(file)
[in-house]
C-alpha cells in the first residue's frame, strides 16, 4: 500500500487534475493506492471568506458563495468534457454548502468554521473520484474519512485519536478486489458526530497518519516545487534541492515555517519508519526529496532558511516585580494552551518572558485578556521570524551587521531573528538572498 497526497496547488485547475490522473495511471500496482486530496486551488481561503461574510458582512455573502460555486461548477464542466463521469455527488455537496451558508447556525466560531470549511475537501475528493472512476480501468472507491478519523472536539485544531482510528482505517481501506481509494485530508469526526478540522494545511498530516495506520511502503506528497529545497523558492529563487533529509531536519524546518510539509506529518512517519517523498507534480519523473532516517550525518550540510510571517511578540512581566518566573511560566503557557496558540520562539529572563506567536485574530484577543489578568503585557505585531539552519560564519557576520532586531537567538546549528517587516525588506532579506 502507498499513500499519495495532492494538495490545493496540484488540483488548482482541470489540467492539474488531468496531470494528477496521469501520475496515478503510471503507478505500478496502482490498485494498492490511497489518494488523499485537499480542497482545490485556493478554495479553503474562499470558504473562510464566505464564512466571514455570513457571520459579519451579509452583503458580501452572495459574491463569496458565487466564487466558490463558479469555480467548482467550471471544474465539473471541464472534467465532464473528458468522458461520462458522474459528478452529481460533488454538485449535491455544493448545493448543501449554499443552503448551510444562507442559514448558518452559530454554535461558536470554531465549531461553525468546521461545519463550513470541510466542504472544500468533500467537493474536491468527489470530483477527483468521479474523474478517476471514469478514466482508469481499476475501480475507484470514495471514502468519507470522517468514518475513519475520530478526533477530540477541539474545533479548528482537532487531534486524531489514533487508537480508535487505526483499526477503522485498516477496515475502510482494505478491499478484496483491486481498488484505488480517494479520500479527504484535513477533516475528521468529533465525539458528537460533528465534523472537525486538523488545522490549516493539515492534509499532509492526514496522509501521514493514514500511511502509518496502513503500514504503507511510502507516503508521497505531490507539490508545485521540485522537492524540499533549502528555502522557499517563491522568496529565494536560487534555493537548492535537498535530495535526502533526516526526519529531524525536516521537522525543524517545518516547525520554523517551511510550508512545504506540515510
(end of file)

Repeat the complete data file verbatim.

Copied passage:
[in-house]
C-alpha cells in the first residue's frame, strides 16, 4: 500500500487534475493506492471568506458563495468534457454548502468554521473520484474519512485519536478486489458526530497518519516545487534541492515555517519508519526529496532558511516585580494552551518572558485578556521570524551587521531573528538572498 497526497496547488485547475490522473495511471500496482486530496486551488481561503461574510458582512455573502460555486461548477464542466463521469455527488455537496451558508447556525466560531470549511475537501475528493472512476480501468472507491478519523472536539485544531482510528482505517481501506481509494485530508469526526478540522494545511498530516495506520511502503506528497529545497523558492529563487533529509531536519524546518510539509506529518512517519517523498507534480519523473532516517550525518550540510510571517511578540512581566518566573511560566503557557496558540520562539529572563506567536485574530484577543489578568503585557505585531539552519560564519557576520532586531537567538546549528517587516525588506532579506 502507498499513500499519495495532492494538495490545493496540484488540483488548482482541470489540467492539474488531468496531470494528477496521469501520475496515478503510471503507478505500478496502482490498485494498492490511497489518494488523499485537499480542497482545490485556493478554495479553503474562499470558504473562510464566505464564512466571514455570513457571520459579519451579509452583503458580501452572495459574491463569496458565487466564487466558490463558479469555480467548482467550471471544474465539473471541464472534467465532464473528458468522458461520462458522474459528478452529481460533488454538485449535491455544493448545493448543501449554499443552503448551510444562507442559514448558518452559530454554535461558536470554531465549531461553525468546521461545519463550513470541510466542504472544500468533500467537493474536491468527489470530483477527483468521479474523474478517476471514469478514466482508469481499476475501480475507484470514495471514502468519507470522517468514518475513519475520530478526533477530540477541539474545533479548528482537532487531534486524531489514533487508537480508535487505526483499526477503522485498516477496515475502510482494505478491499478484496483491486481498488484505488480517494479520500479527504484535513477533516475528521468529533465525539458528537460533528465534523472537525486538523488545522490549516493539515492534509499532509492526514496522509501521514493514514500511511502509518496502513503500514504503507511510502507516503508521497505531490507539490508545485521540485522537492524540499533549502528555502522557499517563491522568496529565494536560487534555493537548492535537498535530495535526502533526516526526519529531524525536516521537522525543524517545518516547525520554523517551511510550508512545504506540515510